Although large-market practitioners gain efficiencies through outsourcing engagements, they also aren’t getting the innovations they sought, survey finds.
By Cynthia DeFidelto
Our earlier articles in this series described the importance of creating a good, workable HRO governance model, managing a successful transition by focusing on the retained HR organization, and keeping affected employees fully engaged in their work throughout the outsourcing change process. In this final installment, we’ll report the most recent assessment of outsourcing effectiveness as provided by those closest to the deals—the clients themselves.
As part of its ongoing work with the HRO Buyers Group (see sidebar on p. 62), Towers Perrin routinely takes the pulse of companies involved in significant HRO deals to see what’s working, what’s not working yet, and what needs to happen if outsourcing is to deliver on its promise to free HR from day-to-day operational oversight so that it can focus its attention on more strategic organizational issues. Earlier this year, we surveyed several dozen companies involved in major outsourcing deals to see how companies gauge their progress and what, if anything, they are doing differently as a result of the current economic downturn.
On the Surface, HRO is Working
We know from our periodic reviews of the HRO industry during the past seven years (and from anecdotal feedback from clients and from Buyers Group members) that outsourcing has, in fact, significantly reduced the total numbers of employees involved in day-to-day HR processing activities. But absolute numbers can be deceiving. The truer test of HR efficiency is in the (relative) measure of HR employees per total employee population. The good news is that here, too, HR shows up as a more efficient operation (See figure 1).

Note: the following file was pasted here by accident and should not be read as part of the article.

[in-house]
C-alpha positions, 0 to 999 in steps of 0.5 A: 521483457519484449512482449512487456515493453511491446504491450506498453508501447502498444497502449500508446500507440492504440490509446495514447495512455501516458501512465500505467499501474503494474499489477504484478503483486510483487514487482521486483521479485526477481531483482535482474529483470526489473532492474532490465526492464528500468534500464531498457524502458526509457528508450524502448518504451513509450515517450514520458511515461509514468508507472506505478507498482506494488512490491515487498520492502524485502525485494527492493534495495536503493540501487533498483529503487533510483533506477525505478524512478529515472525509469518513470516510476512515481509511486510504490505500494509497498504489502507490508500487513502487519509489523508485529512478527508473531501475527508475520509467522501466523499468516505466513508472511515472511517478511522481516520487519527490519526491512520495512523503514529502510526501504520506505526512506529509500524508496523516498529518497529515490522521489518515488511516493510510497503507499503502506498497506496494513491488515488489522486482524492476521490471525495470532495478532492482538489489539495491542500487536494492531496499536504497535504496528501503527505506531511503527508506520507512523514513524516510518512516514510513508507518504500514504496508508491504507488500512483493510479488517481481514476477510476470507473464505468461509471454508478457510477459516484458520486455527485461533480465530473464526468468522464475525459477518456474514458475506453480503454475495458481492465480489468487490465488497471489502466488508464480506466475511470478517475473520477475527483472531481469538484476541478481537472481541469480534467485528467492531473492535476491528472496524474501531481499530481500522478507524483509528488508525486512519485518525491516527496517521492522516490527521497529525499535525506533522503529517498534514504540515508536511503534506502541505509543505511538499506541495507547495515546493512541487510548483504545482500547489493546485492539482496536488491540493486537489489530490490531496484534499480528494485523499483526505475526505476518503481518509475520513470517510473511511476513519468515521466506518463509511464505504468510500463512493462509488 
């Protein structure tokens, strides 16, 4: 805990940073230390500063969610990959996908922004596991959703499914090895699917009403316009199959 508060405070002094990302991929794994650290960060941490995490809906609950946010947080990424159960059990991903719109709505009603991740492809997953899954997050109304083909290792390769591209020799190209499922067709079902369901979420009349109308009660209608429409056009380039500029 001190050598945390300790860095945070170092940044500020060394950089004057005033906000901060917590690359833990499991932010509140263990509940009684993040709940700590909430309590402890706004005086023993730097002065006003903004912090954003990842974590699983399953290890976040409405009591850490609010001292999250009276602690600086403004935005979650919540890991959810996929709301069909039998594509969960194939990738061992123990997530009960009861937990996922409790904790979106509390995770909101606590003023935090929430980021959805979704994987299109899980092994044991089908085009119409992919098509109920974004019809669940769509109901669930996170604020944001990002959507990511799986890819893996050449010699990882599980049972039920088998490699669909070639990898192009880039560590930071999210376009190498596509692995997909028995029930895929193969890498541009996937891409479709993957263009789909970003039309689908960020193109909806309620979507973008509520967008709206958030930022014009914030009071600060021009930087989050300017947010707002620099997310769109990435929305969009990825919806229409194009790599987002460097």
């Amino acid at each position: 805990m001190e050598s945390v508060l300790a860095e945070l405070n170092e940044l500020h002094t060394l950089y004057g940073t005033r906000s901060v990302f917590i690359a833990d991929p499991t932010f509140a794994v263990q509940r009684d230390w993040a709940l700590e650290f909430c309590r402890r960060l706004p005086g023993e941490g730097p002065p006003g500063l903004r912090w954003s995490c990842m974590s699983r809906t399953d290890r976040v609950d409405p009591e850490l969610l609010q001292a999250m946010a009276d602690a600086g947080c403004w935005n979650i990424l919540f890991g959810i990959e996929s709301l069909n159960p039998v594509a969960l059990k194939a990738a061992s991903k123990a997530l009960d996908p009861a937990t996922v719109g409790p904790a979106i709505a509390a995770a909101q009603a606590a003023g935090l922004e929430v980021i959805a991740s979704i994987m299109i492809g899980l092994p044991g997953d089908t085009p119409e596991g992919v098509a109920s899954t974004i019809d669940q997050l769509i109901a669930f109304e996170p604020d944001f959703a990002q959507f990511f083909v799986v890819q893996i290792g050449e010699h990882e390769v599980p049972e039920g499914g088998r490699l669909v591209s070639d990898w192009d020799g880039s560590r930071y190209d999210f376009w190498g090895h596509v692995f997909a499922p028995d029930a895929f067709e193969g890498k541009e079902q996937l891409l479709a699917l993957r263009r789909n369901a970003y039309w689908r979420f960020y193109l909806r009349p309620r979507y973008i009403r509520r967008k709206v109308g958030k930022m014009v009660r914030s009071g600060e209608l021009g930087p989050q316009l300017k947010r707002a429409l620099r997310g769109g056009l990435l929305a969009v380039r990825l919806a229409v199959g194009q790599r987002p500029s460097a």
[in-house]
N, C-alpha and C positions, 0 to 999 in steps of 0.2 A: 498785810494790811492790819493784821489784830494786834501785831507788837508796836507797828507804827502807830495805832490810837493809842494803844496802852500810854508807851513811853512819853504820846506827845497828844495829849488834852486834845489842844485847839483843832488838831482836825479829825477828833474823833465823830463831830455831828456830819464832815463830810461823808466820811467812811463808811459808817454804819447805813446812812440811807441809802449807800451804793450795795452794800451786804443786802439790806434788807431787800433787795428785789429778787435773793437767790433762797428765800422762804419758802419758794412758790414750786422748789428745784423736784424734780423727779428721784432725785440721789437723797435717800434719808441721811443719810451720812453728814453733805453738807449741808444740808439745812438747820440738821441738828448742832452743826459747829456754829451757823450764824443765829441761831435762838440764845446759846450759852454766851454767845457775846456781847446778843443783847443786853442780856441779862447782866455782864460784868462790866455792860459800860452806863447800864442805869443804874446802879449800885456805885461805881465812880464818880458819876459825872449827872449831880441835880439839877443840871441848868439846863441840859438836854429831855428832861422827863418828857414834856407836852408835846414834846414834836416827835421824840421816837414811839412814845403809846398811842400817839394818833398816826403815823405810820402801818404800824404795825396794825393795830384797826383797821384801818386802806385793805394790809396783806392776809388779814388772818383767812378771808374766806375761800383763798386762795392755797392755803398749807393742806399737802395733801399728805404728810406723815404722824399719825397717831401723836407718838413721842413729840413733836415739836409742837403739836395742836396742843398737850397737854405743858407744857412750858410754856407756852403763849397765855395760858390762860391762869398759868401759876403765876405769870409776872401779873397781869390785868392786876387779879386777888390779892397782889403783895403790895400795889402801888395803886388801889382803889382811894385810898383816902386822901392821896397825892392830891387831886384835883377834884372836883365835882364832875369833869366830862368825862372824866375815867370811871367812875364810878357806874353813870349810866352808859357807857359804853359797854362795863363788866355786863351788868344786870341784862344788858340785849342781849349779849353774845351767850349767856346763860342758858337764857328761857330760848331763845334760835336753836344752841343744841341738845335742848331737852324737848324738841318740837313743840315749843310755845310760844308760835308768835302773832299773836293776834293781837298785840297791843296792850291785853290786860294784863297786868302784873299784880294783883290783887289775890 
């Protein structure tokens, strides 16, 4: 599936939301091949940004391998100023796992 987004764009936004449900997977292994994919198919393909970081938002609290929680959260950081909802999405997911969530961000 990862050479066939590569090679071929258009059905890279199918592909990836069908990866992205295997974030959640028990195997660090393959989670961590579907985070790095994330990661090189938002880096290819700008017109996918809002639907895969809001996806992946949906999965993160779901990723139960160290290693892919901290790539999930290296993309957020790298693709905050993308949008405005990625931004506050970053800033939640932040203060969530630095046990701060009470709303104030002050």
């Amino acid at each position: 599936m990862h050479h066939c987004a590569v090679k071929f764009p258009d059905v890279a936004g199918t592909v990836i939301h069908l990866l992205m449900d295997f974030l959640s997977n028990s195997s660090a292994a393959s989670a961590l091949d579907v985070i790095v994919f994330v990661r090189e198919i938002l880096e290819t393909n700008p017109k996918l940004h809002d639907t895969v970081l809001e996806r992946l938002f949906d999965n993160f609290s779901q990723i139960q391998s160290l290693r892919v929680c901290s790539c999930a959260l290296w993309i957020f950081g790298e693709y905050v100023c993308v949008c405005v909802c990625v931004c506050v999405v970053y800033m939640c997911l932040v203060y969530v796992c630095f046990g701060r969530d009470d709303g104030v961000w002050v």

In our recently completed 2009 HRO effectiveness survey, 71 percent of companies reported that prior to outsourcing, their employee-to-HR staff ratio averaged less than 100 to one. In 21 percent of the cases, the ratio was 50 or fewer employees for each member of HR—a labor-intensive, unprofitable, and unsustainable level of HR staffing. Barely one in four companies (28 percent) had an employee-to-staff ratio of 100 or more.
Following outsourcing, the number of companies with employee-to-HR ratios of less than 100 had dropped to just 43 percent, a decrease of 28 points. At the same time, the number of respondents with employee-to-HR ratios of 100 or more doubled, from 28 percent before outsourcing to 57 percent after outsourcing.
Employee headcount is just one of many metrics used to assess outsourcing effectiveness, but it is seen as a useful leading indicator of near-term savings and the promise of future manpower efficiencies. These kinds of improvements in HR productivity showcase HR’s very real contributions to organizations’ cost management efforts.